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  5. "מה חשבתְ על המתנה שניתנה לךְ…

"מה חשבתְ על המתנה שניתנה לךְ?"

Translation:What did you think about the gift that was given to you?

July 15, 2016

25 Comments


https://www.duolingo.com/profile/rBhr5

My answer 'What did you think OF the present that was given to you? was marked wrong for the second time. Both 'of' and 'about' are completely correct English here and are almost synonymous. Reported Nov 6 2018.


https://www.duolingo.com/profile/Katya581881

"What did you think of the gift that was given to you " - still marked wrong, April 2020


https://www.duolingo.com/profile/nebuxadnezzar

She says it so damn fast and there is no way to slow her down like in the norwegian clasd. I heard "ma xashavta shel mashenit naalax" no matter how many times i clicked to repeat it.


https://www.duolingo.com/profile/BorisB20

Its the way they are talking...


https://www.duolingo.com/profile/roderickbl

What did you think OF, not ABOUT. (jul 18)


https://www.duolingo.com/profile/xerostomus

ETE = English Typing Exercise. :-) I prefer the word boxes.


https://www.duolingo.com/profile/ElieHadvash

If you use the word boxes all the time you don't learn to spell, either in English or especially in Hebrew


https://www.duolingo.com/profile/TeribleT

Either is fine. They are used interchangeably in this way.


https://www.duolingo.com/profile/BillDe

Both "given you" and "given to you" have been correct English since at least 1800. Google Ngrams shows that with passive "give" the bare objective ("given you") was greatly preferred throughout the 19th century, but was also in steady if slow decline. In the 1960s both forms became equally common in both American and British English. Since then the "given to you" form has been more common, but both forms remain common and both are correct.


https://www.duolingo.com/profile/Baloupupu

Why is "gift" correct, but "present" isn't? I thought you can translate מתנה to both.. or is there a difference in English that i missed?


https://www.duolingo.com/profile/BurleighBl

My dictionary translates gift as מתנה.


https://www.duolingo.com/profile/Nathaniel136261

I far prefer the translation "what do you think about the gift you were given"


https://www.duolingo.com/profile/Katya581881

But in this particular sentence word ניתנה is about a gift specifically, not a person


https://www.duolingo.com/profile/arimk

"the gift you were given" = "the gift that was given to you", but one is marked wrong.


https://www.duolingo.com/profile/Katya581881

They are not equal translations


https://www.duolingo.com/profile/danny912421

Actually, they do mean the same thing in English and the Hebrew sentence can be translated both ways. They just haven't included the other sentence as a correct translation.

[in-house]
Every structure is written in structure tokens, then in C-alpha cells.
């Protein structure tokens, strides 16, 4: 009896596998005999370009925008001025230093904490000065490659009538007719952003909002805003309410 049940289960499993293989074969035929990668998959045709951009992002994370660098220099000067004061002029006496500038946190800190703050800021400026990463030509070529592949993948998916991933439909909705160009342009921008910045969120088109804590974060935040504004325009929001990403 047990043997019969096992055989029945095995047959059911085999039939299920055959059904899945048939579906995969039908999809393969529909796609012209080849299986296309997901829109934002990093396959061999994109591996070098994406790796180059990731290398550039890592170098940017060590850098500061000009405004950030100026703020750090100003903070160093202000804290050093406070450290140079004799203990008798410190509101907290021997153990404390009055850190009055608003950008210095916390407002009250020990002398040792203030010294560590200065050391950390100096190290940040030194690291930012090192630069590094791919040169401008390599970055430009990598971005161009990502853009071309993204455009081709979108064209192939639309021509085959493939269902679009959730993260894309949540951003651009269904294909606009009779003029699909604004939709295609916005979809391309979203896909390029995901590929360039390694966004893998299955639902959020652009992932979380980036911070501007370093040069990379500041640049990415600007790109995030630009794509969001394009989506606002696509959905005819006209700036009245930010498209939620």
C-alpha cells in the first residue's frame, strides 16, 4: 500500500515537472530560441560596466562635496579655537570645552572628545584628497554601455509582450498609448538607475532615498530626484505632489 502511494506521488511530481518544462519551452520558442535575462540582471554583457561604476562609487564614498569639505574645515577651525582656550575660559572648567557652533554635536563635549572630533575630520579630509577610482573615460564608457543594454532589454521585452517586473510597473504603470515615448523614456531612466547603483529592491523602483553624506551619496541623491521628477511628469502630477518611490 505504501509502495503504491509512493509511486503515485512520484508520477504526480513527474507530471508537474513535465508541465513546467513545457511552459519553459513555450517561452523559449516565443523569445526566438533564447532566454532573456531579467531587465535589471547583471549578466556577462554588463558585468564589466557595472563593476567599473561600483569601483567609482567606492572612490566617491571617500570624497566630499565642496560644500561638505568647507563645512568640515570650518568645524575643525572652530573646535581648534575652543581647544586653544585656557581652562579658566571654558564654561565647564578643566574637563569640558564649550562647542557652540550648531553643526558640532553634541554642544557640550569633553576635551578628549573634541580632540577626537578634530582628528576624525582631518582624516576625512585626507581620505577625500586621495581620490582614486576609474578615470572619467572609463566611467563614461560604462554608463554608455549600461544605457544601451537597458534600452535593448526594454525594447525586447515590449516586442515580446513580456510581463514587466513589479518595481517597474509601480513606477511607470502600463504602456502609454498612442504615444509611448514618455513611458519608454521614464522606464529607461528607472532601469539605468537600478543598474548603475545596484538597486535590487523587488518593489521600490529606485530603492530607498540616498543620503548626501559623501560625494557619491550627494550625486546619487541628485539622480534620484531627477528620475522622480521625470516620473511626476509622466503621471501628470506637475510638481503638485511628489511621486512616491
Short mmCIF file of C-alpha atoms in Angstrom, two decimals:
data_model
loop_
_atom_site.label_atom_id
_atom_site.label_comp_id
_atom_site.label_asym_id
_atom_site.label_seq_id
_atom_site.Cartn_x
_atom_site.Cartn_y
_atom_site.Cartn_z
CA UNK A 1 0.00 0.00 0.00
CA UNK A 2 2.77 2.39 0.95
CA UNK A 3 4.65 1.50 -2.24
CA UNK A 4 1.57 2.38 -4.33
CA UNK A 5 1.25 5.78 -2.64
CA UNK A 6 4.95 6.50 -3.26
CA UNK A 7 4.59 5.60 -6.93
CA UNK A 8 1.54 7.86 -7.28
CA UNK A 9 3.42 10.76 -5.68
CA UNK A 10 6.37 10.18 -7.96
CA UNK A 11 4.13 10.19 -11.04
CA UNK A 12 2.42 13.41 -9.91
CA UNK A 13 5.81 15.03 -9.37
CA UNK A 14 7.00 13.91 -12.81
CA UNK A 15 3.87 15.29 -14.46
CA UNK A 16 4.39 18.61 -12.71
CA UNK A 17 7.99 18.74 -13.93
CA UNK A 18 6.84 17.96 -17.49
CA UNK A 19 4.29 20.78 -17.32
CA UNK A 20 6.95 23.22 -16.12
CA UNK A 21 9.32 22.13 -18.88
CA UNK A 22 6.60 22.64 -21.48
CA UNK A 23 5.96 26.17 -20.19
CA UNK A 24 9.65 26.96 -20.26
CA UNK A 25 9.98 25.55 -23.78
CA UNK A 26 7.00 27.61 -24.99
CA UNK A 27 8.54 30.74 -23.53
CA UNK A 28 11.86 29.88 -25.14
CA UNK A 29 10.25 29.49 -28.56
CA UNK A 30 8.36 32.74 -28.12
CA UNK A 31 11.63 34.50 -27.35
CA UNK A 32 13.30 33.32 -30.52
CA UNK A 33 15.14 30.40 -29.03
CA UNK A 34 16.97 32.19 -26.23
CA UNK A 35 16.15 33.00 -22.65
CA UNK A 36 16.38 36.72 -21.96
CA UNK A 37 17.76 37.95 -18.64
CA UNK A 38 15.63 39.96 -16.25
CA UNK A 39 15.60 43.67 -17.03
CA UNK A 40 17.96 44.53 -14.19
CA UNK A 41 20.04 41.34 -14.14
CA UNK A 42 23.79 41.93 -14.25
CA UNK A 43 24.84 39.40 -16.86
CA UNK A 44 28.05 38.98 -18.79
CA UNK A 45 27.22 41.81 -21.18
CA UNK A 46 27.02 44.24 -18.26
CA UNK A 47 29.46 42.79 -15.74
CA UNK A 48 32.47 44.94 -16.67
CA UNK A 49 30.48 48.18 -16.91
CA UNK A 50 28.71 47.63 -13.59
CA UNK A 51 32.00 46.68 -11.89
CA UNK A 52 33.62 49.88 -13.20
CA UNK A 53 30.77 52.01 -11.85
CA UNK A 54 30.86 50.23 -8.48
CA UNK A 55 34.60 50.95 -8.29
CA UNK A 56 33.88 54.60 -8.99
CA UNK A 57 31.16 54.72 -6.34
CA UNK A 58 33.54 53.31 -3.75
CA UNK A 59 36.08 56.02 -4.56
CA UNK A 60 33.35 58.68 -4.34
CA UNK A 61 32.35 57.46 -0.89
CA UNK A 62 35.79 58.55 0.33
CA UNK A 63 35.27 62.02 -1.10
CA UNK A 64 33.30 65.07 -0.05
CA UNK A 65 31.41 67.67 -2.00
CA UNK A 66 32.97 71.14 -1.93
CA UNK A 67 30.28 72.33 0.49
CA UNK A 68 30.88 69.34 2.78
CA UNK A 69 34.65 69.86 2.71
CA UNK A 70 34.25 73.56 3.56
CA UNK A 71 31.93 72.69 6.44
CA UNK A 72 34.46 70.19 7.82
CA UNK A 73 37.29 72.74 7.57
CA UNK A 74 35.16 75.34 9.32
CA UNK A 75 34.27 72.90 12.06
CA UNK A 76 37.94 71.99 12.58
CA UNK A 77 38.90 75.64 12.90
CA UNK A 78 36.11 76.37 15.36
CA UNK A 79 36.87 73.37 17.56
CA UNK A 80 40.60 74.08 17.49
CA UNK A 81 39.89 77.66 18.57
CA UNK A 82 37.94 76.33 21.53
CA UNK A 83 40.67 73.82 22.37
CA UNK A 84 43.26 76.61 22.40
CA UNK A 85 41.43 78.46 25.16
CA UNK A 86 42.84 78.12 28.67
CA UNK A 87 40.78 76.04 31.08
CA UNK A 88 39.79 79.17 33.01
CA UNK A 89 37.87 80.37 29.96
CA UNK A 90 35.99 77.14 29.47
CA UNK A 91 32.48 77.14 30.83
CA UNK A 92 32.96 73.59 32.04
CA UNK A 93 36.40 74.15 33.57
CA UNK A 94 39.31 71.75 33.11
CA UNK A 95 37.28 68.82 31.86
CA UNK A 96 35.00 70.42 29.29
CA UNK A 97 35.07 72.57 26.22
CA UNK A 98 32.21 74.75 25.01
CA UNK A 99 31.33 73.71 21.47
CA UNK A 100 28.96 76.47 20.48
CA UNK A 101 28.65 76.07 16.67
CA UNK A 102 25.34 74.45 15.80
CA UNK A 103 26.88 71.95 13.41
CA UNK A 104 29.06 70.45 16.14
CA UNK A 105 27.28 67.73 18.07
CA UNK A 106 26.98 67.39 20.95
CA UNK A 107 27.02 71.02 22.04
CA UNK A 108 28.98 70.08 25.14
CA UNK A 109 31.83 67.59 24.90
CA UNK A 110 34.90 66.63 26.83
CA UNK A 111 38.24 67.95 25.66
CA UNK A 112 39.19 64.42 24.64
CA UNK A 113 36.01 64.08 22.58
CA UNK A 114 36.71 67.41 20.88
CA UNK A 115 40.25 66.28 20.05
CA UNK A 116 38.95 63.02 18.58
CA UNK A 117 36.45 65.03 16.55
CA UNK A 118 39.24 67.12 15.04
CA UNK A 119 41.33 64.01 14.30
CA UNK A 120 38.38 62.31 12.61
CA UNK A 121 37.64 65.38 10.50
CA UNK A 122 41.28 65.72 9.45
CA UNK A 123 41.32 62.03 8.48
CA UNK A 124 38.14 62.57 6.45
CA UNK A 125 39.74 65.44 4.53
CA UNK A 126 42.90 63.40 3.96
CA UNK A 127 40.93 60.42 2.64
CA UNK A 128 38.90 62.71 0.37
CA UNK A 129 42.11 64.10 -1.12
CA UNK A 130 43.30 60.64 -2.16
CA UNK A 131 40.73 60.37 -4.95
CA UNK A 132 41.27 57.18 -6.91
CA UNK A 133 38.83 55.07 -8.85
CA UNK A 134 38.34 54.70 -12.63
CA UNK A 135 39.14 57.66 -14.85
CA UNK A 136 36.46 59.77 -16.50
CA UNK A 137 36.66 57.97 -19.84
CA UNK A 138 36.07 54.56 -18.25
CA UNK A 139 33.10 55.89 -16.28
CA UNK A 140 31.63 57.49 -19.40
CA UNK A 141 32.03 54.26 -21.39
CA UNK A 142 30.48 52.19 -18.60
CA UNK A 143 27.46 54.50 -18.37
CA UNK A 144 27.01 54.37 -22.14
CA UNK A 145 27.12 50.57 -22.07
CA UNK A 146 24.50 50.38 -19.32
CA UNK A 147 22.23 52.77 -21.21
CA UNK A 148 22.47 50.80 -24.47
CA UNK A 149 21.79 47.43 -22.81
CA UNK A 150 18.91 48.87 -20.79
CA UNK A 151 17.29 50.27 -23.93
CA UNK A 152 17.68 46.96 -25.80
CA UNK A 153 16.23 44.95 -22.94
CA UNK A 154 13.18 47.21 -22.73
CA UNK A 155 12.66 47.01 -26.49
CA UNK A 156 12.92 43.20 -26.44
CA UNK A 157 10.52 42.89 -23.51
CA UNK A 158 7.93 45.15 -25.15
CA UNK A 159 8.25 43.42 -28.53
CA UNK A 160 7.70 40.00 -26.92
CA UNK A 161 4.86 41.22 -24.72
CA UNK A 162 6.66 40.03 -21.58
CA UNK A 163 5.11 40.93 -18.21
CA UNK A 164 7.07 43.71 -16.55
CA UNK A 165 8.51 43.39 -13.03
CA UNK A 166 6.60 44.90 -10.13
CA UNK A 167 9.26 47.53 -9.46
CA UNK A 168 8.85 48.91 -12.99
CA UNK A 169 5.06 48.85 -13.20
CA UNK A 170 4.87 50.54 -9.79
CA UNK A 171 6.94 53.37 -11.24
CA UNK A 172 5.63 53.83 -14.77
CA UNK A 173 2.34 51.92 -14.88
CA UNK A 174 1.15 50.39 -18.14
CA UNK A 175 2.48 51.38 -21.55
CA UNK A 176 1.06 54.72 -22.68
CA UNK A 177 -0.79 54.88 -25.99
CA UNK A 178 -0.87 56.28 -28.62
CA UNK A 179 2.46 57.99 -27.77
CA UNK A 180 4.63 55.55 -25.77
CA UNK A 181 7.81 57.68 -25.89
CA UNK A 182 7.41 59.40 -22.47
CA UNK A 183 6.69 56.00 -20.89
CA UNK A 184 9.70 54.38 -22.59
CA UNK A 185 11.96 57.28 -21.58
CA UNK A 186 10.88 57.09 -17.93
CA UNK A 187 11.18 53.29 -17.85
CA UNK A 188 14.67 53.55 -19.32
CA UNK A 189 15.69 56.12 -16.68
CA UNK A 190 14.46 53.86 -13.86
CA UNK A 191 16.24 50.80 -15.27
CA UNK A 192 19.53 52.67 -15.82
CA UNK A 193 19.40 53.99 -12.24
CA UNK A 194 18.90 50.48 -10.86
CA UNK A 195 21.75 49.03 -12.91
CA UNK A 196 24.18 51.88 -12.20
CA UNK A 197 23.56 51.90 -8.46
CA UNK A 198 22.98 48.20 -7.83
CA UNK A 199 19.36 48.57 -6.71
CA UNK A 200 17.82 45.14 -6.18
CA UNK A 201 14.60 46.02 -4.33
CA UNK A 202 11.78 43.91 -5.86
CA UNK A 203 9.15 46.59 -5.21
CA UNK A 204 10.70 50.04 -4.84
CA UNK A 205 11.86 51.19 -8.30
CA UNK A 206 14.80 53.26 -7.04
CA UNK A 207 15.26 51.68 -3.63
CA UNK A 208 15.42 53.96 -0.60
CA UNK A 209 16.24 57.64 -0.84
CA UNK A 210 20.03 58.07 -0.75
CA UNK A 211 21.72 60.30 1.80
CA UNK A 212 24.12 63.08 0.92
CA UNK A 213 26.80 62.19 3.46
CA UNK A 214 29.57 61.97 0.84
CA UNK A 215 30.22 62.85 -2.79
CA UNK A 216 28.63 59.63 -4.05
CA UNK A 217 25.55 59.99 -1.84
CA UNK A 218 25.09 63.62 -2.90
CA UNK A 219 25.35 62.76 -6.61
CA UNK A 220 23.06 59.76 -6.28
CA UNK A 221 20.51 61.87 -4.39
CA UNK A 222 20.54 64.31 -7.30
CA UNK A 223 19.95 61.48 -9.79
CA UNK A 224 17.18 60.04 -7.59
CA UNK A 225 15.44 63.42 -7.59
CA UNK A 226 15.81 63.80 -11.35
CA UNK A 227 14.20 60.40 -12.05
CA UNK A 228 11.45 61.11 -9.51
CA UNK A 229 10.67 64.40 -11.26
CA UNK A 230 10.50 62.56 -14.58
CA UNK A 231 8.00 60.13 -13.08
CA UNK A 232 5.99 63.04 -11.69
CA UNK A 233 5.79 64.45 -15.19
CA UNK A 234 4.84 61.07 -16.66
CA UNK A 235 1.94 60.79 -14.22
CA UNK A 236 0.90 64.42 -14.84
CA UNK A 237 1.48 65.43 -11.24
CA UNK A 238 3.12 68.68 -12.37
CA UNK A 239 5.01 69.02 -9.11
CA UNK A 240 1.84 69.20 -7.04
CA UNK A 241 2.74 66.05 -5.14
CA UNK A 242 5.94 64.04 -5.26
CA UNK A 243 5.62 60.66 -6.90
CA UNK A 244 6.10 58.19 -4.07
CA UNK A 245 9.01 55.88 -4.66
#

https://www.duolingo.com/profile/Katya581881

In English yes, but in Hebrew the verb ניתן is applied to the gift specifically and I believe that the purpose of the exercise is to understand how the nif'al works, that is why "you were given" should not be included as correct translation


https://www.duolingo.com/profile/danny912421

They are two ways of saying the same thing. The only difference is word order. Both are correct.

OK, let's see. How would you translate these two sentences into Hebrew?

You were given a gift.

A gift was given to you.


https://www.duolingo.com/profile/Katya581881

A gift was given to you - מתנה ניתנה לך You were given a gift - probably נתנו לך מתנה How would you say it?


https://www.duolingo.com/profile/Katya581881

at least if you think of nif'al you should use the other conjugation: את ניתת מתנה


https://www.duolingo.com/profile/danny912421

But את ניתת means literally "you were given". That's not at all what I mean. In English, "you were given" can mean the same thing as "given to you". It's just a different word order, that's it.

Just like saying.

I gave a book to a boy. A book was given to a boy.

I gave a boy a book. A boy was given a book.


https://www.duolingo.com/profile/Katya581881

Probably I do not really get what you mean because these verbs really work in a different ways in English and Hebrew and my English is not that good. That's the reason I am talking about it. My comments are applying to the understanding of the hebrew sentence in the first place


https://www.duolingo.com/profile/Katya581881

So in this very sentence it's still about present and not person who get it


https://www.duolingo.com/profile/danny912421

I would translate them the same - מתנה ניתנה לך. Because they are both passive in English, the only difference is the word order, and the emphasis, and in both examples the gift is the subject (even though it's actually the object, but because it is passive, it becomes the subject and the verb needs to correspond to it).

Your second example נתנו לך מתנה I would personally translate as "somebody gave you a gift". It's active after all, but it doesn't say who did the giving, so I'd translate it as "somebody".

But in the end, we are discussing English, of which neither of us is a native speaker, so in the end we could both be correct or both be wrong.


https://www.duolingo.com/profile/Katya581881

I personally care more about correct understanding of how hebrew works and not discussing English :) I can not see how this are the same sentences. You were given a gift - YOU were given. A gift was given to you - GIFT was given. Objects (subjects? I am not that good with grammar terms) are different, aren't they?

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